The biggest city in Canada has long had its own bustling art communities, but in the past few years a crop of crossover stars has left stateside music lovers craning their necks north. We spoke to a couple of Toronto natives to figure out where exactly the sounds were happening, and got a shortlist of venues, restaurants and shops that should be on your itinerary next time you cross the boarder. One pro tip: go while it's still warm out.
416 Snack Bar
"There’s this place called 416 Snack Bar. The inside is really dim. There’s a no cutlery rule—there’s no knifes, no forks, everything is those small plates that you order and you eat everything with your hands. Action Bronson said it’s the best reuben that he’s ever had. I actually just had it last night.
They used to have resident DJs. Last night they had Dom Kennedy on for a little bit, his tapes. Other times it’ll be a DJ or a mix you haven’t heard before. It’s the kind of place where you’d walk in and they’d be playing Reasonable Doubt. Stuff that isn’t really happening [anywhere else] right now." —Jackie Beale, photographer
June Records is in Little Italy. I really love it because it's right near my house. It's really friendly. There's a lot of good record stores in the city, but it's really well curated and it doesn't lean any one way. You'll find heavy psych records there, or original Pink Floyd pressings, or Grace Jones, Alice Coltrane, Glenn Branca, Steve Reich—anything that a heavy record collector would find, you will find there. But it's so well curated you don't really have to dig at all.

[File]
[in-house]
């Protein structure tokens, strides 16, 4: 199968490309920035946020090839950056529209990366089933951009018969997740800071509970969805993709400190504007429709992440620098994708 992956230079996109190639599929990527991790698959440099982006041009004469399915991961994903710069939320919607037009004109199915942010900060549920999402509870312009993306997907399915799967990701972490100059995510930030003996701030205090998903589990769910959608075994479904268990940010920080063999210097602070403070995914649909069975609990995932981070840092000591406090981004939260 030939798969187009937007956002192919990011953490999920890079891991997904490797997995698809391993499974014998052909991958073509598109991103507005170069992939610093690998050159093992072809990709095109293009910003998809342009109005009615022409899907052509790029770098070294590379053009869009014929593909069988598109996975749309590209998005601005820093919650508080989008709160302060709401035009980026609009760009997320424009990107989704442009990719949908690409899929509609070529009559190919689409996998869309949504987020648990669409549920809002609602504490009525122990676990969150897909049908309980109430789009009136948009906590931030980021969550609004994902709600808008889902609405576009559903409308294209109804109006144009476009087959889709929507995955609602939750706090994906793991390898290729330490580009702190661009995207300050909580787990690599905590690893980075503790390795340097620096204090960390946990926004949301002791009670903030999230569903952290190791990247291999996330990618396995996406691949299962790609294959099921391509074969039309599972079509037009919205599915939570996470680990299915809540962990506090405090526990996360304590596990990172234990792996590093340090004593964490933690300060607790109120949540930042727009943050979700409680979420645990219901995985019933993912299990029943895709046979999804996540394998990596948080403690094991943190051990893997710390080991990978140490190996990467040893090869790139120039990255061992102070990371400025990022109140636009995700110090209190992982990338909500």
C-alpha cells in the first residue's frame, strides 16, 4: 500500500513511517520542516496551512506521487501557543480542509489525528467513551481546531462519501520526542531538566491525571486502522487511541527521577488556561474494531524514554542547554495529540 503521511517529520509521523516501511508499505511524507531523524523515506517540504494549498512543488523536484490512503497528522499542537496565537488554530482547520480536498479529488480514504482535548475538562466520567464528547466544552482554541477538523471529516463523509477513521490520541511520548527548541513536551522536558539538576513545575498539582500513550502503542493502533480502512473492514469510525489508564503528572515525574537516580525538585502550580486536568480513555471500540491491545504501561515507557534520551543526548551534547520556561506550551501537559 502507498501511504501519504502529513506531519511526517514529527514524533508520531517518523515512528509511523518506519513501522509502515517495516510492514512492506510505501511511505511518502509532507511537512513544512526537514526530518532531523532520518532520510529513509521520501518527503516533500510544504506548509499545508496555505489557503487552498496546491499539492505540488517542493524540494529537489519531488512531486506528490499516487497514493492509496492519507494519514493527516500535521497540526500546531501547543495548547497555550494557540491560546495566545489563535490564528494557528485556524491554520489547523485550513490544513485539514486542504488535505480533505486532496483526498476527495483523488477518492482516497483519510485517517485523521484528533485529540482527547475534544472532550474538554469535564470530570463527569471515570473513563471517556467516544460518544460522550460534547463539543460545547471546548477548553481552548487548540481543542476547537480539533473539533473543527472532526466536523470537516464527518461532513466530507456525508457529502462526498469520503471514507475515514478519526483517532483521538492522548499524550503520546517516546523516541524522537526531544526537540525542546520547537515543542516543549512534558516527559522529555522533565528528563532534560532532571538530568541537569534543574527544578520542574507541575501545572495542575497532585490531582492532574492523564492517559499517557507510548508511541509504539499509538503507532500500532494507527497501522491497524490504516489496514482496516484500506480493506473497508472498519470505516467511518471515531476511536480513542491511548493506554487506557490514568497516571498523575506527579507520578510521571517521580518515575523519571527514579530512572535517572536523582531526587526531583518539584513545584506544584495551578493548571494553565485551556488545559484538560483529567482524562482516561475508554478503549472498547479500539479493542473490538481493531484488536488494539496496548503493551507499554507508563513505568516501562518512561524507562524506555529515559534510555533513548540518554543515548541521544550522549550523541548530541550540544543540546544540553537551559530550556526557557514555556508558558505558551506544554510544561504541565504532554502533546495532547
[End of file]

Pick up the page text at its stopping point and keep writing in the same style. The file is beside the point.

It looks like a Stanley Kubrick movie in a way. It's somewhat space-aged, it's all white. Everything's really clean and sleek, which is nice: you don't get a lot of dust on your fingers. —Shehzaad Jiwani, lead singer of Greys
The Drake Hotel
The Drake is owned by this former technology guy who sold his company for a shitload. He was just a culture head; he wanted to get into culture and music. It’s a big hotel-slash-bar, with a small venue for about 150 people. It’s a big old building; they have beautiful, very curated rooms up top.
The music varies—I’ve thrown tons of shows there. Leon Bridges was just there a couple weeks ago. They can do 150 people just through word of mouth, so it’s a real safe bet for the promoter. —David Harris, principal at Shed Creative Agency
The Horseshoe has had everyone from the Foo Fighters to the Rolling Stones, so it has this lineage to it. Back in the day, I saw the first Strokes show there. Its right in the center of Queen Street West. Back in the '60s, '70s, even the '80s, that's where all the art was. As that became more popular in the '90s and 2000s, it’s became very gentrified, and all the real creativity got pushed further west. Queen Street had a real sound to it, and that’s all gone away. All the galleries went with it, the fashion boutiques. Basically Queen and Spadina is the epicenter of what the Queen Street scene was. —David Harris
There’s this bar called Cold Tea, and they always have a DJ and guest barbecuer in the summer. You walk through this sketchy looking alleyway, and there’s health-food stores and butchers and cheese shops, and then you walk through this door and they have this really cool back patio with awesome music and a guest barbecue guy. It’s really cool and really chill. It feels like someone’s house. —Jackie Beale